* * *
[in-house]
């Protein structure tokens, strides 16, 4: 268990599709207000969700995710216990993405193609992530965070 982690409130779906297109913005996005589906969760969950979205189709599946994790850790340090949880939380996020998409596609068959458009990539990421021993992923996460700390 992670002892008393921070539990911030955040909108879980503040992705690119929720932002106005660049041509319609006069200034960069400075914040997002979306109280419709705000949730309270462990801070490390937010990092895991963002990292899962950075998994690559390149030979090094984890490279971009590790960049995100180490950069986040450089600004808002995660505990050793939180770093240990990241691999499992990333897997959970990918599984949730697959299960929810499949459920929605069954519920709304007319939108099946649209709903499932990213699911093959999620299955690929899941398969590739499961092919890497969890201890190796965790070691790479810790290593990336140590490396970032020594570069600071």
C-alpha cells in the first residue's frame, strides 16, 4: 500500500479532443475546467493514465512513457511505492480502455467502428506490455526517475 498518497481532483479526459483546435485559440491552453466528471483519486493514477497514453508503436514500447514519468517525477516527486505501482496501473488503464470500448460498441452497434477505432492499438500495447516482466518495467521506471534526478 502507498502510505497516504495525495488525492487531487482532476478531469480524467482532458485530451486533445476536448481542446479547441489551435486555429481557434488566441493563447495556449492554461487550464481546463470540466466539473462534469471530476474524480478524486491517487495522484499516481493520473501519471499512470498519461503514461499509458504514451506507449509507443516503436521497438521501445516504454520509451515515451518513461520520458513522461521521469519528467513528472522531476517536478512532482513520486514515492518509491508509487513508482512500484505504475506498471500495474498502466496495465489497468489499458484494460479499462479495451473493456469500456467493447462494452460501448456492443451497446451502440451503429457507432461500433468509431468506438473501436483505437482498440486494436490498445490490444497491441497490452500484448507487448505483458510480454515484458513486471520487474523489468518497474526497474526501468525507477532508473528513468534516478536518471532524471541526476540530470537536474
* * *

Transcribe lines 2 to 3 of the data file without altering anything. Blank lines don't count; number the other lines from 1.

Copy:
């Protein structure tokens, strides 16, 4: 268990599709207000969700995710216990993405193609992530965070 982690409130779906297109913005996005589906969760969950979205189709599946994790850790340090949880939380996020998409596609068959458009990539990421021993992923996460700390 992670002892008393921070539990911030955040909108879980503040992705690119929720932002106005660049041509319609006069200034960069400075914040997002979306109280419709705000949730309270462990801070490390937010990092895991963002990292899962950075998994690559390149030979090094984890490279971009590790960049995100180490950069986040450089600004808002995660505990050793939180770093240990990241691999499992990333897997959970990918599984949730697959299960929810499949459920929605069954519920709304007319939108099946649209709903499932990213699911093959999620299955690929899941398969590739499961092919890497969890201890190796965790070691790479810790290593990336140590490396970032020594570069600071």
C-alpha cells in the first residue's frame, strides 16, 4: 500500500479532443475546467493514465512513457511505492480502455467502428506490455526517475 498518497481532483479526459483546435485559440491552453466528471483519486493514477497514453508503436514500447514519468517525477516527486505501482496501473488503464470500448460498441452497434477505432492499438500495447516482466518495467521506471534526478 502507498502510505497516504495525495488525492487531487482532476478531469480524467482532458485530451486533445476536448481542446479547441489551435486555429481557434488566441493563447495556449492554461487550464481546463470540466466539473462534469471530476474524480478524486491517487495522484499516481493520473501519471499512470498519461503514461499509458504514451506507449509507443516503436521497438521501445516504454520509451515515451518513461520520458513522461521521469519528467513528472522531476517536478512532482513520486514515492518509491508509487513508482512500484505504475506498471500495474498502466496495465489497468489499458484494460479499462479495451473493456469500456467493447462494452460501448456492443451497446451502440451503429457507432461500433468509431468506438473501436483505437482498440486494436490498445490490444497491441497490452500484448507487448505483458510480454515484458513486471520487474523489468518497474526497474526501468525507477532508473528513468534516478536518471532524471541526476540530470537536474